Larkin Grimm – Chasing an Illusion
Northern Spy Records
– out June 16
2.5 / 5
We respect Alice Coltrane. We like Ornette Coleman. We love Pharoah Sanders. And New York City-based Larkin Grimm references them all on her latest full-length, Chasing an Illusion. But somehow, with all this free-form Jazz woven into Illusion, it’s not enough to get us to enjoy her ostensibly folk-ish album. We’re not saying one can’t work a little of Sanders’ magic into modern folk (or what remains of folk, here), but what Grimm has offered, while earnest and certainly adventurous, is actually fairly boring. Yes. We apologize for the unimaginative term, but we want to be clear: most of the tracks here are just lacking that kind of passion.
And when we say “passion,” we reference Sanders’ Karma. The intensity of an over-thirty minute free Jazz song, one that we love and keep coming back to again and again, is the very definition of “passion.”
But perhaps we’re unfair to judge Grimm by these standards. Nonetheless: Illusion takes off a bigger bite than it can handle. For being inspired by free Jazz, Grimm’s songwriting feels too shapeless for our tastes. Yes. That is an awkward thing to say, we realize. But hear us out: at nearly six minutes, songs like “Colors” feel tight; in Coleman’s The Shape of Jazz to Come, one can feel the groove, the clear melodies. We shall attempt to explain free-form Jazz this way: the rhythm section explores. Drums shift rhythms, bass often changes progressions. Grimm’s rhythm section is very cyclical (notice “Keeping You Alive”) over which she adds India-inspired sounds, reverb, and lacks clear, enjoyable melodies. We’ve mentioned before how to tell if Jazz is good; that is, check the rhythm section. This is where Grimm especially lacks.
Yet, we admit that Grimm takes an enormous risk here. And while it mostly doesn’t pay off for us, her sense of ambition is awe-inspiring. We say “mostly”: we have to mention the fantastic closer, the title track “Chasing an Illusion.” Here, she eschews any attempt at sounding polished, and we love her cracked, aggravated vocals. We feel that if more of the album reached toward the brilliance of this track (an eight-minute track), the apex of of her performance and emoting on this album, then Grimm would have done it. She would have reached the start of the staircase up toward the immortal masters she clearly loves. But not yet, Illusions is more ghost than grand. Though the journey of a thousand miles starts with one track.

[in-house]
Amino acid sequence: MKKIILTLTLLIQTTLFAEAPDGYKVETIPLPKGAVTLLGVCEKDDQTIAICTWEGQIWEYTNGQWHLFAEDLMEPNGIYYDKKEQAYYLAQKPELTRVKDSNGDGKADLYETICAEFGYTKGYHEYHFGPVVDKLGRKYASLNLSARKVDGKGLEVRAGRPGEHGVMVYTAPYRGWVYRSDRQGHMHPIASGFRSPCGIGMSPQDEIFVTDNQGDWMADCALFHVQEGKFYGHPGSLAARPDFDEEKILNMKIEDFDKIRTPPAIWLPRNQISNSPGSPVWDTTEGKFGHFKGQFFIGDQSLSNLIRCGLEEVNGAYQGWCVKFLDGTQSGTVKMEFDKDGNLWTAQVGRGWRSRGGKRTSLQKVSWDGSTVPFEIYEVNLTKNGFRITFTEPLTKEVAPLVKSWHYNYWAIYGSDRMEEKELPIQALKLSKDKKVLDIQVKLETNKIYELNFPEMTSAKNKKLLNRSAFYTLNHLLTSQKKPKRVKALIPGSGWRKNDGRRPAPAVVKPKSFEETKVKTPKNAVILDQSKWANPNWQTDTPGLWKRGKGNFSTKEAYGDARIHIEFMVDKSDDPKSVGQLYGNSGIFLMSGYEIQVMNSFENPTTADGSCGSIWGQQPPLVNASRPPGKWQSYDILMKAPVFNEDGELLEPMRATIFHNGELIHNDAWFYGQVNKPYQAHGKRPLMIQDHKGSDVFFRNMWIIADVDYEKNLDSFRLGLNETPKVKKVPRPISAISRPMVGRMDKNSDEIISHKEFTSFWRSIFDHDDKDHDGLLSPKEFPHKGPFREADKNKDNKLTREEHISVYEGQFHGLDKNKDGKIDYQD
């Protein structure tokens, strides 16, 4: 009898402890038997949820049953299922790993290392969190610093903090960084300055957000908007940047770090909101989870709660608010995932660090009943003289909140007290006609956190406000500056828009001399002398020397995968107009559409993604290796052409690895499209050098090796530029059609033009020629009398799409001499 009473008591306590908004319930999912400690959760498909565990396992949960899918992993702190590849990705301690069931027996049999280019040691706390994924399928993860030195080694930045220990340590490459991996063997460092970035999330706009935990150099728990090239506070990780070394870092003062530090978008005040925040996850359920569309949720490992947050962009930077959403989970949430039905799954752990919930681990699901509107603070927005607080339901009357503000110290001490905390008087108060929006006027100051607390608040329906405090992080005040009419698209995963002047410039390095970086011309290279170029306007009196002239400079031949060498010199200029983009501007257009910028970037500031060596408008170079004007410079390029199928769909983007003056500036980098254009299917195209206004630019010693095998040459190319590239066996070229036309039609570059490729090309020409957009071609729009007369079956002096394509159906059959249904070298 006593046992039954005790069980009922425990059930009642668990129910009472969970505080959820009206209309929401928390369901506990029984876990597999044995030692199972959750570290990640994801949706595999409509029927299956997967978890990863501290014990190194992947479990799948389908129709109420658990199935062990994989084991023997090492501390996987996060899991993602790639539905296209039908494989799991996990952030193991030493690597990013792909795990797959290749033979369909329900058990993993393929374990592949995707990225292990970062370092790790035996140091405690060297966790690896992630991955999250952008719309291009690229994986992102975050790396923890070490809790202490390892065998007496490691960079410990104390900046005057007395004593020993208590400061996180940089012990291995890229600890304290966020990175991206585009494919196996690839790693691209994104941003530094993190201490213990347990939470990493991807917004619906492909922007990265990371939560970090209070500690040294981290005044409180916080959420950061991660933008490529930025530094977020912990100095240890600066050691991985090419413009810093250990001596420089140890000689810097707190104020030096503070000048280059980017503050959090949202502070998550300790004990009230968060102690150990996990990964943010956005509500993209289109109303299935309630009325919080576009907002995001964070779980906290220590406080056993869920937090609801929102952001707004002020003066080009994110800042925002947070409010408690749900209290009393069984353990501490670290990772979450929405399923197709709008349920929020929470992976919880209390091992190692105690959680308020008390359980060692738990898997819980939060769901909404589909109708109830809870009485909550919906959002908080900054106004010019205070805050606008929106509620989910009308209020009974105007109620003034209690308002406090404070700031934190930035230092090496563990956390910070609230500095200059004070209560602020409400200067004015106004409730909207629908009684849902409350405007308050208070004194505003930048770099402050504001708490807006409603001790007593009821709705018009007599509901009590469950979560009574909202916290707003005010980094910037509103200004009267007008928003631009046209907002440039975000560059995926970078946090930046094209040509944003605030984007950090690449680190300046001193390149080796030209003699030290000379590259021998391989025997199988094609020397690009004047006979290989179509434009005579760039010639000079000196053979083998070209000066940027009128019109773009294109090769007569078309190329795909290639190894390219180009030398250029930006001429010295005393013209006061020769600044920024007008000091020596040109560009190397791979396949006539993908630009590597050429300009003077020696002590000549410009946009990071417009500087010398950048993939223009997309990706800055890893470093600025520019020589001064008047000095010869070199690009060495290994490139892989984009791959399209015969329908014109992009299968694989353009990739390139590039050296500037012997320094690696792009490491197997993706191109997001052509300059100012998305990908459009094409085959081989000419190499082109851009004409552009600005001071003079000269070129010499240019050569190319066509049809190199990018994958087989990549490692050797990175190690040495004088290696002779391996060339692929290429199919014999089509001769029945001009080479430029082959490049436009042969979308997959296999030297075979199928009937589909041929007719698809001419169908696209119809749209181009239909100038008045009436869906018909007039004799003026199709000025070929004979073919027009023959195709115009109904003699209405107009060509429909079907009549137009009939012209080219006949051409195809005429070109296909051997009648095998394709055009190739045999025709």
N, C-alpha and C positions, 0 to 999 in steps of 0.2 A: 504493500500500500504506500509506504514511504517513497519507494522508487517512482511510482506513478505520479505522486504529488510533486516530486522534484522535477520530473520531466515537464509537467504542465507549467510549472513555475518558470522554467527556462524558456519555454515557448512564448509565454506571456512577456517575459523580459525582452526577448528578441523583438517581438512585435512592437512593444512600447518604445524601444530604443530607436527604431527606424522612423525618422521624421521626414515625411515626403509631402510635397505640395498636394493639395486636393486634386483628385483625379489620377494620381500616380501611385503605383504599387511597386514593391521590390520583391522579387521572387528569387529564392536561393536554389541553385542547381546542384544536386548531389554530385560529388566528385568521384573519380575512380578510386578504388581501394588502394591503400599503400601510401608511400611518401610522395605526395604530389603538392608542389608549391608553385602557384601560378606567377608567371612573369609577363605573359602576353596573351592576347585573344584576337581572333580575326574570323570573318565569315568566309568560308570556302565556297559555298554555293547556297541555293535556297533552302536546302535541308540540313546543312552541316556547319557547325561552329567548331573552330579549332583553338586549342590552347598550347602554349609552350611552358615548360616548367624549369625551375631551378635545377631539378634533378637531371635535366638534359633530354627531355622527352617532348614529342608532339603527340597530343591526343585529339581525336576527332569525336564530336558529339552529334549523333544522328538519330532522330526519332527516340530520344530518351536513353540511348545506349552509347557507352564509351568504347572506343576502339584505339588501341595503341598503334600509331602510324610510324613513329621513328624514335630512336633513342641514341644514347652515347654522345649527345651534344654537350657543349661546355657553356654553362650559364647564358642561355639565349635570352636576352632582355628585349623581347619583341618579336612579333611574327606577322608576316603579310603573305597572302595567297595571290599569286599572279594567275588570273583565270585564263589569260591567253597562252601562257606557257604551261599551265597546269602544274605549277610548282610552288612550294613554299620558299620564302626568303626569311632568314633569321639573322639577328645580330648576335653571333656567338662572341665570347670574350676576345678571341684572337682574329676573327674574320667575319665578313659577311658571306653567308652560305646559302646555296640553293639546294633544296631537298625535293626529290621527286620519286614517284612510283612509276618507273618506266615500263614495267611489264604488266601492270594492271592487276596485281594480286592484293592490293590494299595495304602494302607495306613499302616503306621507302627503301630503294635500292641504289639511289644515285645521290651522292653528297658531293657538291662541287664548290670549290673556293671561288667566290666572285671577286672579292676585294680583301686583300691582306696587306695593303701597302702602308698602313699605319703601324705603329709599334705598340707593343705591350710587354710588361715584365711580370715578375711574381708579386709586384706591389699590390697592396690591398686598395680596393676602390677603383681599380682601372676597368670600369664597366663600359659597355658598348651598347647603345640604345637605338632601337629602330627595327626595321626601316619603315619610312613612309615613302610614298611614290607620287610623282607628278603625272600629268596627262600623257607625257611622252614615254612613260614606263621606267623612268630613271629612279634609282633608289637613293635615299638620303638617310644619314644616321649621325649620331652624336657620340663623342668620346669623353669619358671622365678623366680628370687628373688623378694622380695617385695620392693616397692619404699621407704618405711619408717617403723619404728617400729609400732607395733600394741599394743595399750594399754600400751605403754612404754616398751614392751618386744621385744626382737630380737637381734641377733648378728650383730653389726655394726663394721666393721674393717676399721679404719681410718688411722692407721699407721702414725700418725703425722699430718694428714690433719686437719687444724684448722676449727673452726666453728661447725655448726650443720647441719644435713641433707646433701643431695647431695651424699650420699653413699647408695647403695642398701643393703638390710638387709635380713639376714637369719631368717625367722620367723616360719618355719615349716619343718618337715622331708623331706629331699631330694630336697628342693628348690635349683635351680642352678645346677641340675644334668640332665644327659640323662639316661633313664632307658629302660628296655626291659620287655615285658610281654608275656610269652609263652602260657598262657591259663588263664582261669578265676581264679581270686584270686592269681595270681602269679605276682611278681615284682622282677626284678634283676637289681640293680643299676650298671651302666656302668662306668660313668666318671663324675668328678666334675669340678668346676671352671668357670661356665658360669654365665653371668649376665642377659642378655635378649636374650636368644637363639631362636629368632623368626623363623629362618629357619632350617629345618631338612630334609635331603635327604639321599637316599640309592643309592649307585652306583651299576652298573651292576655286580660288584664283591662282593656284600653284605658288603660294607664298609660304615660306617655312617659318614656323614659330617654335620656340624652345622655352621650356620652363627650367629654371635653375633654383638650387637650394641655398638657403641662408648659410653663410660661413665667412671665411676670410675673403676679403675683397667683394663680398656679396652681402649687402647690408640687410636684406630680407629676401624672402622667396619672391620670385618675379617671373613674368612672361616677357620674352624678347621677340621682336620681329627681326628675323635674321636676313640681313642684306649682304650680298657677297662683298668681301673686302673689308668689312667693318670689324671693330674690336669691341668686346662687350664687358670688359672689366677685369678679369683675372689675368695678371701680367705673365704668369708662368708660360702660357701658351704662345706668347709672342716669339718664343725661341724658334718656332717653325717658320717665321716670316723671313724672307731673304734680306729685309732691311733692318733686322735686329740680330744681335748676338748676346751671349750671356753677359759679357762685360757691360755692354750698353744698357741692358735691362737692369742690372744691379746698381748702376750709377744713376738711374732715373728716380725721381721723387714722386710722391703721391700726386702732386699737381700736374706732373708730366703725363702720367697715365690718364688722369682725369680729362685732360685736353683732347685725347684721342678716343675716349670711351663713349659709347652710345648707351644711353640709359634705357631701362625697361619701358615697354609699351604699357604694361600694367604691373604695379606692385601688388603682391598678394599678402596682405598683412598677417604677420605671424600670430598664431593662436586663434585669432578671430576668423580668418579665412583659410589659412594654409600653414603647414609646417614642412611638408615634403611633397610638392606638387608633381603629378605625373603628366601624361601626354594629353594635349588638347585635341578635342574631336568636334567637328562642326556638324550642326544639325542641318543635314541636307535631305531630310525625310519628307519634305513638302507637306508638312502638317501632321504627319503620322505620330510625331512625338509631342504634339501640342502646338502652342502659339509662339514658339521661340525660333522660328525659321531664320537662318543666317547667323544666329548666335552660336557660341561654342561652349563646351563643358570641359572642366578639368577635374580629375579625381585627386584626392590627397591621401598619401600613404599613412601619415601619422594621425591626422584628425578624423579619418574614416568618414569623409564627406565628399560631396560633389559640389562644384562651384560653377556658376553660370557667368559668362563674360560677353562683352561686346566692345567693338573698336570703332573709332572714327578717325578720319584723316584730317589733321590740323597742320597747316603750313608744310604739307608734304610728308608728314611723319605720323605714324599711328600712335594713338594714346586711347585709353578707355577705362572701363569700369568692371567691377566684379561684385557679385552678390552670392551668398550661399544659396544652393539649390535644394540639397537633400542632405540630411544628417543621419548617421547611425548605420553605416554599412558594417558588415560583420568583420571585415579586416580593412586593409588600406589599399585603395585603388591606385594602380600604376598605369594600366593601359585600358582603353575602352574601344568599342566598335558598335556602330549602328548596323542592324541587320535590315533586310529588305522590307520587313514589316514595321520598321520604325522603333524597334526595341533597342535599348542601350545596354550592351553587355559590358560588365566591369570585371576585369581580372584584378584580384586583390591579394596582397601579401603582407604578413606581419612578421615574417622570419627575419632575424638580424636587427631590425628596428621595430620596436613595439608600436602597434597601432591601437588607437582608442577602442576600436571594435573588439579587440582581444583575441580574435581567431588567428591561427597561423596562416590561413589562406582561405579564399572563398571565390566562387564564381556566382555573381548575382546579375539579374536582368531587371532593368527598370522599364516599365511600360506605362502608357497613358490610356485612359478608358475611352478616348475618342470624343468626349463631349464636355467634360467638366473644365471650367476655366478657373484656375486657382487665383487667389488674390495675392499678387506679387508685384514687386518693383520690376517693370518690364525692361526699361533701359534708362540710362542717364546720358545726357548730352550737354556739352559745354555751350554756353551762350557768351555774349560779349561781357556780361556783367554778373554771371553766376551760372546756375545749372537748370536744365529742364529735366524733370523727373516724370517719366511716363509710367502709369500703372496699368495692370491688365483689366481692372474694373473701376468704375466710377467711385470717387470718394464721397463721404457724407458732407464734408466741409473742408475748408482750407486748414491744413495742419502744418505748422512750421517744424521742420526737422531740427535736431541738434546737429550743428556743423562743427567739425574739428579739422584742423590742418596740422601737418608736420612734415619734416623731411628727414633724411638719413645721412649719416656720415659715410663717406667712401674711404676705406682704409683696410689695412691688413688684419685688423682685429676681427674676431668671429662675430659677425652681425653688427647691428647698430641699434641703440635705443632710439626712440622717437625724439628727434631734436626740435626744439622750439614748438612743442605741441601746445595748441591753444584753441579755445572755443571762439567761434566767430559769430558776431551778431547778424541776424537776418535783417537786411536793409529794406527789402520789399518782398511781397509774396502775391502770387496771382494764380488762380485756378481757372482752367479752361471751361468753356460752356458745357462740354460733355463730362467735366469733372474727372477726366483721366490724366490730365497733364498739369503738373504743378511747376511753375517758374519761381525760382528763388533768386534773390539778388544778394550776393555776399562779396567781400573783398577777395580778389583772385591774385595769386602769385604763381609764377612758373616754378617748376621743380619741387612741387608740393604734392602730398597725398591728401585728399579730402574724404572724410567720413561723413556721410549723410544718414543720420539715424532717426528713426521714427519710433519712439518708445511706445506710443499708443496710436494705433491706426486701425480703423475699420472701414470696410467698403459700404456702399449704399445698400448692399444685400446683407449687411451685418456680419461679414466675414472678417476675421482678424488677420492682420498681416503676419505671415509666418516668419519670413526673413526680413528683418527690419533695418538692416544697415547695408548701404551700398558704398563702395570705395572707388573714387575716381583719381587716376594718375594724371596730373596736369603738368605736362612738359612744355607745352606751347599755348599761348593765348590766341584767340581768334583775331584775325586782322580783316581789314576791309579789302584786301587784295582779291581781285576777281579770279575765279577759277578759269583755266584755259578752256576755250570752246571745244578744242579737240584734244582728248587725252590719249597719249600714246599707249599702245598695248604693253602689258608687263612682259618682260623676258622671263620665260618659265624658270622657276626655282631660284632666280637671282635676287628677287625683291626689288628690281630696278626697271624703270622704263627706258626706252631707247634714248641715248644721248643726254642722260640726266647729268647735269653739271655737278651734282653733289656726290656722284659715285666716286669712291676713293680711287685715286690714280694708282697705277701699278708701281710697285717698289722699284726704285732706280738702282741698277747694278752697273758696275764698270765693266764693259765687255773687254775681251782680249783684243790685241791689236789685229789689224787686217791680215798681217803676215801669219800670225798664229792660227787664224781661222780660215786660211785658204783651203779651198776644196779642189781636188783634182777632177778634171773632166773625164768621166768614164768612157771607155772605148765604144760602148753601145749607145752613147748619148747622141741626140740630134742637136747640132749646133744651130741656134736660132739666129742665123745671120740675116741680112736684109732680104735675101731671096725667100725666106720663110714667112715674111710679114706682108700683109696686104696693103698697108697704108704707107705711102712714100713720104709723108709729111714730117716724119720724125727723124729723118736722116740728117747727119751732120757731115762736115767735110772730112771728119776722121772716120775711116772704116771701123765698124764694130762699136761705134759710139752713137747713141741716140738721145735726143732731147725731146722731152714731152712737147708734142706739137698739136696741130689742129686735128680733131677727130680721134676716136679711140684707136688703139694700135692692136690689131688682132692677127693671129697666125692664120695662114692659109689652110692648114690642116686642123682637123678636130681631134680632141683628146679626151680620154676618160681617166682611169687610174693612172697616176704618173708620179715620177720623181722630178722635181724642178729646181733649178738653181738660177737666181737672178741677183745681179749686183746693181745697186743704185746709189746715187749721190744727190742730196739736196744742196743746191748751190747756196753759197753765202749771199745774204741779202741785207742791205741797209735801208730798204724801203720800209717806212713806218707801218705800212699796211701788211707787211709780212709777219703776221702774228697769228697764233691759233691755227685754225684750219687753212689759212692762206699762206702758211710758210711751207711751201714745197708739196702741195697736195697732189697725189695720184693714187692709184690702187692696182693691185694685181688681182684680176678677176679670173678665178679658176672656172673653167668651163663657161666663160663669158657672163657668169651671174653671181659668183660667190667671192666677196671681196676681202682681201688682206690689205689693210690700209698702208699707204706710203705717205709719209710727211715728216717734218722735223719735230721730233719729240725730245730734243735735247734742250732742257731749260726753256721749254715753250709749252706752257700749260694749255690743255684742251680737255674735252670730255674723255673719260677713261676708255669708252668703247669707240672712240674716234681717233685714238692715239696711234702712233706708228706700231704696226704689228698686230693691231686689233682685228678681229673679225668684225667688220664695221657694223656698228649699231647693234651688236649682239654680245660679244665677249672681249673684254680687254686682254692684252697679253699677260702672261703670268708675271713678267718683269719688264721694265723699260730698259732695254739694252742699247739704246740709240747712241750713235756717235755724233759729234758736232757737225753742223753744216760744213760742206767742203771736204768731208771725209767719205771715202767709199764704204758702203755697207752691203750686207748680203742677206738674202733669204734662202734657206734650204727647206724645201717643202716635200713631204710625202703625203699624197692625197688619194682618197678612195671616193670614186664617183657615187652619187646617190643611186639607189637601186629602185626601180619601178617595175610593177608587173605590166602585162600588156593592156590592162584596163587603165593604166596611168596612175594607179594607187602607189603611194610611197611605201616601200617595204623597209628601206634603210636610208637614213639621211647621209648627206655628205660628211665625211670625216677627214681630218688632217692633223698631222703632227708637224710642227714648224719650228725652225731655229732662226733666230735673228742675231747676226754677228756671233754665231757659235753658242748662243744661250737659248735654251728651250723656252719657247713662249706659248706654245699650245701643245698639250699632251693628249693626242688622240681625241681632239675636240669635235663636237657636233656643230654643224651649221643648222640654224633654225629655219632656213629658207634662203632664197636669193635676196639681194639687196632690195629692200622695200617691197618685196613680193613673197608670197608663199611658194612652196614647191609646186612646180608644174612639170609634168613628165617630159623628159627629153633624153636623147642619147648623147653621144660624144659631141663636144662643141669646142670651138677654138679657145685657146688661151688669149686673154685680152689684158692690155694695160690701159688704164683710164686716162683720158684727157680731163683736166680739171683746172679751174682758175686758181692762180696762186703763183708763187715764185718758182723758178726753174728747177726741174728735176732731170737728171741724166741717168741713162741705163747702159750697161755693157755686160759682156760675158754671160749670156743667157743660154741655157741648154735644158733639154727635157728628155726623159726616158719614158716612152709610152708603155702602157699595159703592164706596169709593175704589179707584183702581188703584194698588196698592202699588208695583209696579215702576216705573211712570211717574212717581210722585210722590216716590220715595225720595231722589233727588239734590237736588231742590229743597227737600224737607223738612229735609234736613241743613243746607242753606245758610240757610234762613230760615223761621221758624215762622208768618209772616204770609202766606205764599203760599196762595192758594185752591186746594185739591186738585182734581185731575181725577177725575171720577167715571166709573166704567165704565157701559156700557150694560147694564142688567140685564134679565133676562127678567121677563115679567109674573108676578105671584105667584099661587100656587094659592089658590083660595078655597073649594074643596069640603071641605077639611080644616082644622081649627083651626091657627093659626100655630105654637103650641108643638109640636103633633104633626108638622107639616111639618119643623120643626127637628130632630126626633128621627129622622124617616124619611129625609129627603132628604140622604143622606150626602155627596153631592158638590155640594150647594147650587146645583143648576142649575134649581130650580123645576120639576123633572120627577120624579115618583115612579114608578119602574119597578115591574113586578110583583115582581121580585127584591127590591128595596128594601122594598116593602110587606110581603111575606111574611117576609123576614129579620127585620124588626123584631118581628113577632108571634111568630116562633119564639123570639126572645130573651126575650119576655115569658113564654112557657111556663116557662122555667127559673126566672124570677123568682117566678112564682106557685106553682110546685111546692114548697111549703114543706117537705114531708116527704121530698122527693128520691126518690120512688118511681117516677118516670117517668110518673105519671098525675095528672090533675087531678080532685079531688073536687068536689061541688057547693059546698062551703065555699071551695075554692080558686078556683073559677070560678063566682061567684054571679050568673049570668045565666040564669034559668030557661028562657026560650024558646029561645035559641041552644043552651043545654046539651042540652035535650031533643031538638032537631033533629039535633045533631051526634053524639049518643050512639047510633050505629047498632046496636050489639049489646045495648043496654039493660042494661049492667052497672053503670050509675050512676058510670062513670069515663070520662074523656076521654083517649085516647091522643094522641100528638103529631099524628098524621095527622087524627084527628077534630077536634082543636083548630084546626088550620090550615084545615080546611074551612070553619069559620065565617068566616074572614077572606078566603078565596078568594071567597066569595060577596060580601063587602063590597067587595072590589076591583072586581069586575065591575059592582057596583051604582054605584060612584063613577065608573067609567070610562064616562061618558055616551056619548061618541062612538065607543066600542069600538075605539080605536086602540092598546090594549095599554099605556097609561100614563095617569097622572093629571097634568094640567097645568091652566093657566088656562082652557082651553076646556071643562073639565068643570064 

The nod to Alice Coltrane, Sanders and Coleman is not enough to pull us (or likely the casual listener) in; that title track, though, will lead that casual listener to a place they’d never imagined. Overall, take a pass; but listen to the title track for something fresh and unique.
Check out Larkin Grimm’s website here.
Hey, some of us are actually wanting to know what this album sounds like. I mean, what’s the instrumentation? How are the arrangements?
Hi Jez, thanks for the comment! The instrumentation is somewhat folky (guitar, drums etc) with an Indian / S Asian flair (instrumentally), similar to Karma.
Arrangements… that’s harder to describe here because of the nature of the album. These aren’t tight, penned songs. I suspect much of the process here is inventing a few riffs, and free-form winging it (probably the rhythm section is planned out more than other parts). Kind of like Free Jazz, open form and no soloing, but more constrained.
Wow misogyny at work. Behold.
A woman with a long career behind her and more than 7 records is definitely not at the bottom of the stairs. Larkin Grimm is a master in her own right.